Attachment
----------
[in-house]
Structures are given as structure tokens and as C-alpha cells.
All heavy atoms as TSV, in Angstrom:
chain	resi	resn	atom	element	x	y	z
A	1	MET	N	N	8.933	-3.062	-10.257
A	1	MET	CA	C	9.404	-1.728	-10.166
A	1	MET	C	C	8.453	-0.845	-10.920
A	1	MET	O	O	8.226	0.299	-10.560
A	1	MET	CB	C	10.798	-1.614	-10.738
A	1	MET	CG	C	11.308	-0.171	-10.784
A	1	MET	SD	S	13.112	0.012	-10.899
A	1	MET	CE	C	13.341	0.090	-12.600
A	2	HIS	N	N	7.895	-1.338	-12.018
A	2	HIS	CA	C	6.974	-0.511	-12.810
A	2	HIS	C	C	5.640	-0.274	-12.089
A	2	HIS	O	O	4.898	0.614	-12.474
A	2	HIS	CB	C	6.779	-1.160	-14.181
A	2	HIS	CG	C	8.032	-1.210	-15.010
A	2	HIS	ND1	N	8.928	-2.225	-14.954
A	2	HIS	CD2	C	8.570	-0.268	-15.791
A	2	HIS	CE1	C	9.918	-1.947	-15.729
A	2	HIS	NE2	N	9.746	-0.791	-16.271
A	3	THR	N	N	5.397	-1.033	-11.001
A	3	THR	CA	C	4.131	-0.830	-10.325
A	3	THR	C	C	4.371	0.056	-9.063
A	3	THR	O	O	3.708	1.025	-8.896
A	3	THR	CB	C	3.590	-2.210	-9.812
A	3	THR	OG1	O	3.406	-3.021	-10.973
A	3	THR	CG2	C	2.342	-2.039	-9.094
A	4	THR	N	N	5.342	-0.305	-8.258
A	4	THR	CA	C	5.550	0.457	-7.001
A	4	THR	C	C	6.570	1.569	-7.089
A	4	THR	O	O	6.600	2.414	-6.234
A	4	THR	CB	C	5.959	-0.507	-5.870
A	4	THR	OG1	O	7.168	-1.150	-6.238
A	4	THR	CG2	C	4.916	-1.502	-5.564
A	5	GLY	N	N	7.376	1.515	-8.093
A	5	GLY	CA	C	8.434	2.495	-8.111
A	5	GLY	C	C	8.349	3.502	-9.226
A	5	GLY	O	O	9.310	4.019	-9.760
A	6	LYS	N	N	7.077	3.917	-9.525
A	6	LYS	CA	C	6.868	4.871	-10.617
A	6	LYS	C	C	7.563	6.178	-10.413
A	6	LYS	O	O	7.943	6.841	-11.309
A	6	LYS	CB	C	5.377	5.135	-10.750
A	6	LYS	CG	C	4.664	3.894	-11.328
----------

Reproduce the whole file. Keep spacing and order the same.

[in-house]
Structures are given as structure tokens and as C-alpha cells.
All heavy atoms as TSV, in Angstrom:
chain	resi	resn	atom	element	x	y	z
A	1	MET	N	N	8.933	-3.062	-10.257
A	1	MET	CA	C	9.404	-1.728	-10.166
A	1	MET	C	C	8.453	-0.845	-10.920
A	1	MET	O	O	8.226	0.299	-10.560
A	1	MET	CB	C	10.798	-1.614	-10.738
A	1	MET	CG	C	11.308	-0.171	-10.784
A	1	MET	SD	S	13.112	0.012	-10.899
A	1	MET	CE	C	13.341	0.090	-12.600
A	2	HIS	N	N	7.895	-1.338	-12.018
A	2	HIS	CA	C	6.974	-0.511	-12.810
A	2	HIS	C	C	5.640	-0.274	-12.089
A	2	HIS	O	O	4.898	0.614	-12.474
A	2	HIS	CB	C	6.779	-1.160	-14.181
A	2	HIS	CG	C	8.032	-1.210	-15.010
A	2	HIS	ND1	N	8.928	-2.225	-14.954
A	2	HIS	CD2	C	8.570	-0.268	-15.791
A	2	HIS	CE1	C	9.918	-1.947	-15.729
A	2	HIS	NE2	N	9.746	-0.791	-16.271
A	3	THR	N	N	5.397	-1.033	-11.001
A	3	THR	CA	C	4.131	-0.830	-10.325
A	3	THR	C	C	4.371	0.056	-9.063
A	3	THR	O	O	3.708	1.025	-8.896
A	3	THR	CB	C	3.590	-2.210	-9.812
A	3	THR	OG1	O	3.406	-3.021	-10.973
A	3	THR	CG2	C	2.342	-2.039	-9.094
A	4	THR	N	N	5.342	-0.305	-8.258
A	4	THR	CA	C	5.550	0.457	-7.001
A	4	THR	C	C	6.570	1.569	-7.089
A	4	THR	O	O	6.600	2.414	-6.234
A	4	THR	CB	C	5.959	-0.507	-5.870
A	4	THR	OG1	O	7.168	-1.150	-6.238
A	4	THR	CG2	C	4.916	-1.502	-5.564
A	5	GLY	N	N	7.376	1.515	-8.093
A	5	GLY	CA	C	8.434	2.495	-8.111
A	5	GLY	C	C	8.349	3.502	-9.226
A	5	GLY	O	O	9.310	4.019	-9.760
A	6	LYS	N	N	7.077	3.917	-9.525
A	6	LYS	CA	C	6.868	4.871	-10.617
A	6	LYS	C	C	7.563	6.178	-10.413
A	6	LYS	O	O	7.943	6.841	-11.309
A	6	LYS	CB	C	5.377	5.135	-10.750
A	6	LYS	CG	C	4.664	3.894	-11.328